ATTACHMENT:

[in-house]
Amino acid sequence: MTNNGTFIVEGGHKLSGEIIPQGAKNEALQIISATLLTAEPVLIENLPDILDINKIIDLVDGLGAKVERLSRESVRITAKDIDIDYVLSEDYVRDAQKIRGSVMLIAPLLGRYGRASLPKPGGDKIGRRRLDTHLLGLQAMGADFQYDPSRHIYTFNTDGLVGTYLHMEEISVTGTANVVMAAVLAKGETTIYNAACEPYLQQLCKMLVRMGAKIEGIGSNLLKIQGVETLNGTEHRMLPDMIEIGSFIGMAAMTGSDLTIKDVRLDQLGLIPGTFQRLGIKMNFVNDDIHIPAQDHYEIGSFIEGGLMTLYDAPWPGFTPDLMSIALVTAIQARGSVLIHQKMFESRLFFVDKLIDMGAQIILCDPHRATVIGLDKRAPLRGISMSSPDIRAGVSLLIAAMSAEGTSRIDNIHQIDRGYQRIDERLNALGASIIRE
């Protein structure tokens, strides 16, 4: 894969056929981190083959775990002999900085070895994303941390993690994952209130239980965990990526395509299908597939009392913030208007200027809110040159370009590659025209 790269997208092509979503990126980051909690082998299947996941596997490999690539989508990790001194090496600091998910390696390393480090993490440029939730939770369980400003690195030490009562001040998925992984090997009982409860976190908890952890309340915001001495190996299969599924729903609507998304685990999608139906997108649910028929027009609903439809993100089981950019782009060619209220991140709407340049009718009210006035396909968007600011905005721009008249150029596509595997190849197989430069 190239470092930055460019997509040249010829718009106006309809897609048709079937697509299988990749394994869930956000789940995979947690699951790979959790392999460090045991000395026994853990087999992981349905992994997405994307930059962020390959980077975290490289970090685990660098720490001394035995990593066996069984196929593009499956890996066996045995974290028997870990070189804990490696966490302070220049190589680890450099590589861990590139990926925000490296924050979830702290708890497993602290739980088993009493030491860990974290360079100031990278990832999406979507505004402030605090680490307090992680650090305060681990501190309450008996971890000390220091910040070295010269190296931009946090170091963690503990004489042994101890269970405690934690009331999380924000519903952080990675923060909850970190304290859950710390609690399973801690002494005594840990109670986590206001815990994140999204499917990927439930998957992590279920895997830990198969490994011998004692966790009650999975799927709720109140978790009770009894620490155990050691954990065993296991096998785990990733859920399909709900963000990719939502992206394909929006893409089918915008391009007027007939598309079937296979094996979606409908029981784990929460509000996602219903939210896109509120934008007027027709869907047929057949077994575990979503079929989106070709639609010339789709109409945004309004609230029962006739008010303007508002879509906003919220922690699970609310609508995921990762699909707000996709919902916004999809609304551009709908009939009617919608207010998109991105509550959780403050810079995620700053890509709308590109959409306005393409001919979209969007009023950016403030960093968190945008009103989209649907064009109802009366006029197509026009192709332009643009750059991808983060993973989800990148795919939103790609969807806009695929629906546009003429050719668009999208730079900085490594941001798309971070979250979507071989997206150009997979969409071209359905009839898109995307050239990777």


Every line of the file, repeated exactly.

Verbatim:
[in-house]
Amino acid sequence: MTNNGTFIVEGGHKLSGEIIPQGAKNEALQIISATLLTAEPVLIENLPDILDINKIIDLVDGLGAKVERLSRESVRITAKDIDIDYVLSEDYVRDAQKIRGSVMLIAPLLGRYGRASLPKPGGDKIGRRRLDTHLLGLQAMGADFQYDPSRHIYTFNTDGLVGTYLHMEEISVTGTANVVMAAVLAKGETTIYNAACEPYLQQLCKMLVRMGAKIEGIGSNLLKIQGVETLNGTEHRMLPDMIEIGSFIGMAAMTGSDLTIKDVRLDQLGLIPGTFQRLGIKMNFVNDDIHIPAQDHYEIGSFIEGGLMTLYDAPWPGFTPDLMSIALVTAIQARGSVLIHQKMFESRLFFVDKLIDMGAQIILCDPHRATVIGLDKRAPLRGISMSSPDIRAGVSLLIAAMSAEGTSRIDNIHQIDRGYQRIDERLNALGASIIRE
């Protein structure tokens, strides 16, 4: 894969056929981190083959775990002999900085070895994303941390993690994952209130239980965990990526395509299908597939009392913030208007200027809110040159370009590659025209 790269997208092509979503990126980051909690082998299947996941596997490999690539989508990790001194090496600091998910390696390393480090993490440029939730939770369980400003690195030490009562001040998925992984090997009982409860976190908890952890309340915001001495190996299969599924729903609507998304685990999608139906997108649910028929027009609903439809993100089981950019782009060619209220991140709407340049009718009210006035396909968007600011905005721009008249150029596509595997190849197989430069 190239470092930055460019997509040249010829718009106006309809897609048709079937697509299988990749394994869930956000789940995979947690699951790979959790392999460090045991000395026994853990087999992981349905992994997405994307930059962020390959980077975290490289970090685990660098720490001394035995990593066996069984196929593009499956890996066996045995974290028997870990070189804990490696966490302070220049190589680890450099590589861990590139990926925000490296924050979830702290708890497993602290739980088993009493030491860990974290360079100031990278990832999406979507505004402030605090680490307090992680650090305060681990501190309450008996971890000390220091910040070295010269190296931009946090170091963690503990004489042994101890269970405690934690009331999380924000519903952080990675923060909850970190304290859950710390609690399973801690002494005594840990109670986590206001815990994140999204499917990927439930998957992590279920895997830990198969490994011998004692966790009650999975799927709720109140978790009770009894620490155990050691954990065993296991096998785990990733859920399909709900963000990719939502992206394909929006893409089918915008391009007027007939598309079937296979094996979606409908029981784990929460509000996602219903939210896109509120934008007027027709869907047929057949077994575990979503079929989106070709639609010339789709109409945004309004609230029962006739008010303007508002879509906003919220922690699970609310609508995921990762699909707000996709919902916004999809609304551009709908009939009617919608207010998109991105509550959780403050810079995620700053890509709308590109959409306005393409001919979209969007009023950016403030960093968190945008009103989209649907064009109802009366006029197509026009192709332009643009750059991808983060993973989800990148795919939103790609969807806009695929629906546009003429050719668009999208730079900085490594941001798309971070979250979507071989997206150009997979969409071209359905009839898109995307050239990777």